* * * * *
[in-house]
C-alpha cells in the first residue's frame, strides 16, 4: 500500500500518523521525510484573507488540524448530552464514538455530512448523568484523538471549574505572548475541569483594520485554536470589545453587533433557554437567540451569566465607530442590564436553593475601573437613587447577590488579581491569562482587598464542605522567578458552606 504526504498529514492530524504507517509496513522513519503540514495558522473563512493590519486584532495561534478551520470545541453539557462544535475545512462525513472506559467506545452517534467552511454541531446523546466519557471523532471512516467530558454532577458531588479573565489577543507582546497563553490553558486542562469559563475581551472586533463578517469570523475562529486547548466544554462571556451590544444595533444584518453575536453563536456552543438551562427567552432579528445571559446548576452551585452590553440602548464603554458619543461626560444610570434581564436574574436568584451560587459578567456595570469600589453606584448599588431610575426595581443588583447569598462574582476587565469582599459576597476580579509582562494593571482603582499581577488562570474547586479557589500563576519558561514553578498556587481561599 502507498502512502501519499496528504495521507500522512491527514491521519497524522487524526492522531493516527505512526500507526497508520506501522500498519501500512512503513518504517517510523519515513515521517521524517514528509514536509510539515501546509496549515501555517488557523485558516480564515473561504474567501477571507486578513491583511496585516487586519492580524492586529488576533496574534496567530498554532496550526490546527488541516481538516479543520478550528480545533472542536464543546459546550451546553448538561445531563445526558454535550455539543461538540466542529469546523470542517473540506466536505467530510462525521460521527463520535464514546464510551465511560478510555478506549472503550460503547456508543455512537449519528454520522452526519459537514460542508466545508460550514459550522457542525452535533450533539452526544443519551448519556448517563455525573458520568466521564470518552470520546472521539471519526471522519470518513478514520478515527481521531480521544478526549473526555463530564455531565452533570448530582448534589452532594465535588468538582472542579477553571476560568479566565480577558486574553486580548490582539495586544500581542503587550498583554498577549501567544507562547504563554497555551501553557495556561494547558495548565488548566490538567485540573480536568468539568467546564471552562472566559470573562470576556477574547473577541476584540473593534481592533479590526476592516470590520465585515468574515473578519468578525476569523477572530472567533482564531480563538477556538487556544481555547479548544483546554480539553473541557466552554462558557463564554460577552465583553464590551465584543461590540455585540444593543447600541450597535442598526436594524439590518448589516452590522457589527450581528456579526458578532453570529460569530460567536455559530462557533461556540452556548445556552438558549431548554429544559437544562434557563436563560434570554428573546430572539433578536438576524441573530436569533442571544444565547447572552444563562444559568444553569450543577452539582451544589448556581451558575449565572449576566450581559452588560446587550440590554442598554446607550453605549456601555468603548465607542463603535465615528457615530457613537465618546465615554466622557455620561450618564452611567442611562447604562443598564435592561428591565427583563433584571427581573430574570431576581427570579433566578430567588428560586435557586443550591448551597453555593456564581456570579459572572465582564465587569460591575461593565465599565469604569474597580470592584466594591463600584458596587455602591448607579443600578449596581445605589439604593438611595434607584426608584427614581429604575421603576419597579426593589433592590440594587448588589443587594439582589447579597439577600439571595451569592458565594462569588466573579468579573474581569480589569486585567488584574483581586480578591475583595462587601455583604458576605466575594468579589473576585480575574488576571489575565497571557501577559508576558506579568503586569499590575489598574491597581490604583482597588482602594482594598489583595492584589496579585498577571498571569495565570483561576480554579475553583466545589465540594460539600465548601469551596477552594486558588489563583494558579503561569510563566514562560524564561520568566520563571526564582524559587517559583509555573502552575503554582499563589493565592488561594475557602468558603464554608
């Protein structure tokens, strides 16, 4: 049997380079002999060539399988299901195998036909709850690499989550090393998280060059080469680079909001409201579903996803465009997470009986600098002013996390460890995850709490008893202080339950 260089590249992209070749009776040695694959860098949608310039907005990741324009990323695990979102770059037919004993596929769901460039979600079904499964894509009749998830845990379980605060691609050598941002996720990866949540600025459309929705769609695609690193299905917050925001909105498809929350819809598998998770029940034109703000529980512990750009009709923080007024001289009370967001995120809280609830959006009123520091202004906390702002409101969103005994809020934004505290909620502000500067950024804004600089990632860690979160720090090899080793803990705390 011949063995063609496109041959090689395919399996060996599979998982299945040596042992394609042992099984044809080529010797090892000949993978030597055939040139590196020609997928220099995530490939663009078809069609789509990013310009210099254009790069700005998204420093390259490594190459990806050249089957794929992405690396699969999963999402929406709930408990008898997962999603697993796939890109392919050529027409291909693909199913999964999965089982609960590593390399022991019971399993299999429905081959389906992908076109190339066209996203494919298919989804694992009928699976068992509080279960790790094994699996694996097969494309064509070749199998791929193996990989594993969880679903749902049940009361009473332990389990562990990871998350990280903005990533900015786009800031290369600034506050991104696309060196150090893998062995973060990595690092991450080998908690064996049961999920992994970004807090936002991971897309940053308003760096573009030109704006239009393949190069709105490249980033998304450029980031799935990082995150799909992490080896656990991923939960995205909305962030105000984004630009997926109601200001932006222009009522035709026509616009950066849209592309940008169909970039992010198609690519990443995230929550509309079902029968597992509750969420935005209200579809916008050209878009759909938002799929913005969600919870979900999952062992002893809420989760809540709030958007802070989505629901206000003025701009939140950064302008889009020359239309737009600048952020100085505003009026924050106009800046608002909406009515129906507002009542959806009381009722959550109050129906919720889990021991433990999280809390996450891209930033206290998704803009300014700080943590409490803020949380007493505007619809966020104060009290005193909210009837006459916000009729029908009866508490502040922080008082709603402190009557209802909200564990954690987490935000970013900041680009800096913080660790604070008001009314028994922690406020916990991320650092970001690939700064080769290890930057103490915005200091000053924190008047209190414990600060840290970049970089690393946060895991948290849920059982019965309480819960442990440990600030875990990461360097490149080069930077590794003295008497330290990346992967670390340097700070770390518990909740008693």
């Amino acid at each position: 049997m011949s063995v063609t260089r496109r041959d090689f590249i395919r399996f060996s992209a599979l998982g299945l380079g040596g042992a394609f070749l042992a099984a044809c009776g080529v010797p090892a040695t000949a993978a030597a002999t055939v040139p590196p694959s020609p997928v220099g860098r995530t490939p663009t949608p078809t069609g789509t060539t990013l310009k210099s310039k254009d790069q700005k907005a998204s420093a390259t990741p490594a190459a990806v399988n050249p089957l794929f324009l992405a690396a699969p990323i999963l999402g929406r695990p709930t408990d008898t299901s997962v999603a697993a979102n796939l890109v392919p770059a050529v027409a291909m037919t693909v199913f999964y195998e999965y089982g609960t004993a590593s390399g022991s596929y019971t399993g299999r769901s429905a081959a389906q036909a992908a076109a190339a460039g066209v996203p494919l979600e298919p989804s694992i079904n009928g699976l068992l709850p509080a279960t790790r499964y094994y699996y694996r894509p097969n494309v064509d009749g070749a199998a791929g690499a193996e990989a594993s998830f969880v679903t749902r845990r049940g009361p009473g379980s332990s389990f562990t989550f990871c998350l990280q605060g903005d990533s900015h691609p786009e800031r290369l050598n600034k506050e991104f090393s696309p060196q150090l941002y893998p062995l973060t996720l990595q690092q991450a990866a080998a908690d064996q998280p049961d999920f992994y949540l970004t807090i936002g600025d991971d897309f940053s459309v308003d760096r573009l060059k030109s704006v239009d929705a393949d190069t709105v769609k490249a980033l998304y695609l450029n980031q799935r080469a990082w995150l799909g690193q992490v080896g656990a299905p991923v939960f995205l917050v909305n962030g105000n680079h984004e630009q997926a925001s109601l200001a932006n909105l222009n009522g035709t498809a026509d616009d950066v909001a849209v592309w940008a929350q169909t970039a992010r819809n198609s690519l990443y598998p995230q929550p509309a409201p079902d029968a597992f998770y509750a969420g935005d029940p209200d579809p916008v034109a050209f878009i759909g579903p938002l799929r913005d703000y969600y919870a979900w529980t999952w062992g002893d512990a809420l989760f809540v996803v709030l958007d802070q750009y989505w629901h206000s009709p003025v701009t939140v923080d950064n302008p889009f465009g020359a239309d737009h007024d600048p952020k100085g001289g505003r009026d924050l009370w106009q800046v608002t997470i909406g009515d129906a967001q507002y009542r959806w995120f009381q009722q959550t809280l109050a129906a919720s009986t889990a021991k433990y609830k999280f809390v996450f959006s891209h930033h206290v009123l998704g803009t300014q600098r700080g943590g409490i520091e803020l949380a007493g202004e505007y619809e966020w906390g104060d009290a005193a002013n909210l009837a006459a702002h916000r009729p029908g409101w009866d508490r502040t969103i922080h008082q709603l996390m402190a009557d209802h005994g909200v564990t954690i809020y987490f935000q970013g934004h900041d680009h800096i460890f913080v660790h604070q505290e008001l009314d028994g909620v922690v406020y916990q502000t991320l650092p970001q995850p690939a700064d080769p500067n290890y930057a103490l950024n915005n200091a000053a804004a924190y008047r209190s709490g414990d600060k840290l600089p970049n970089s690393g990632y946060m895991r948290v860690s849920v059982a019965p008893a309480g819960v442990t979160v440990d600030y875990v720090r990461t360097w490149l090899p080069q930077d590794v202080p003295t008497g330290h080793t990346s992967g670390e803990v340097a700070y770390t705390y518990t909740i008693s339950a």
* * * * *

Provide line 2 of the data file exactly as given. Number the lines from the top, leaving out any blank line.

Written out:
C-alpha cells in the first residue's frame, strides 16, 4: 500500500500518523521525510484573507488540524448530552464514538455530512448523568484523538471549574505572548475541569483594520485554536470589545453587533433557554437567540451569566465607530442590564436553593475601573437613587447577590488579581491569562482587598464542605522567578458552606 504526504498529514492530524504507517509496513522513519503540514495558522473563512493590519486584532495561534478551520470545541453539557462544535475545512462525513472506559467506545452517534467552511454541531446523546466519557471523532471512516467530558454532577458531588479573565489577543507582546497563553490553558486542562469559563475581551472586533463578517469570523475562529486547548466544554462571556451590544444595533444584518453575536453563536456552543438551562427567552432579528445571559446548576452551585452590553440602548464603554458619543461626560444610570434581564436574574436568584451560587459578567456595570469600589453606584448599588431610575426595581443588583447569598462574582476587565469582599459576597476580579509582562494593571482603582499581577488562570474547586479557589500563576519558561514553578498556587481561599 502507498502512502501519499496528504495521507500522512491527514491521519497524522487524526492522531493516527505512526500507526497508520506501522500498519501500512512503513518504517517510523519515513515521517521524517514528509514536509510539515501546509496549515501555517488557523485558516480564515473561504474567501477571507486578513491583511496585516487586519492580524492586529488576533496574534496567530498554532496550526490546527488541516481538516479543520478550528480545533472542536464543546459546550451546553448538561445531563445526558454535550455539543461538540466542529469546523470542517473540506466536505467530510462525521460521527463520535464514546464510551465511560478510555478506549472503550460503547456508543455512537449519528454520522452526519459537514460542508466545508460550514459550522457542525452535533450533539452526544443519551448519556448517563455525573458520568466521564470518552470520546472521539471519526471522519470518513478514520478515527481521531480521544478526549473526555463530564455531565452533570448530582448534589452532594465535588468538582472542579477553571476560568479566565480577558486574553486580548490582539495586544500581542503587550498583554498577549501567544507562547504563554497555551501553557495556561494547558495548565488548566490538567485540573480536568468539568467546564471552562472566559470573562470576556477574547473577541476584540473593534481592533479590526476592516470590520465585515468574515473578519468578525476569523477572530472567533482564531480563538477556538487556544481555547479548544483546554480539553473541557466552554462558557463564554460577552465583553464590551465584543461590540455585540444593543447600541450597535442598526436594524439590518448589516452590522457589527450581528456579526458578532453570529460569530460567536455559530462557533461556540452556548445556552438558549431548554429544559437544562434557563436563560434570554428573546430572539433578536438576524441573530436569533442571544444565547447572552444563562444559568444553569450543577452539582451544589448556581451558575449565572449576566450581559452588560446587550440590554442598554446607550453605549456601555468603548465607542463603535465615528457615530457613537465618546465615554466622557455620561450618564452611567442611562447604562443598564435592561428591565427583563433584571427581573430574570431576581427570579433566578430567588428560586435557586443550591448551597453555593456564581456570579459572572465582564465587569460591575461593565465599565469604569474597580470592584466594591463600584458596587455602591448607579443600578449596581445605589439604593438611595434607584426608584427614581429604575421603576419597579426593589433592590440594587448588589443587594439582589447579597439577600439571595451569592458565594462569588466573579468579573474581569480589569486585567488584574483581586480578591475583595462587601455583604458576605466575594468579589473576585480575574488576571489575565497571557501577559508576558506579568503586569499590575489598574491597581490604583482597588482602594482594598489583595492584589496579585498577571498571569495565570483561576480554579475553583466545589465540594460539600465548601469551596477552594486558588489563583494558579503561569510563566514562560524564561520568566520563571526564582524559587517559583509555573502552575503554582499563589493565592488561594475557602468558603464554608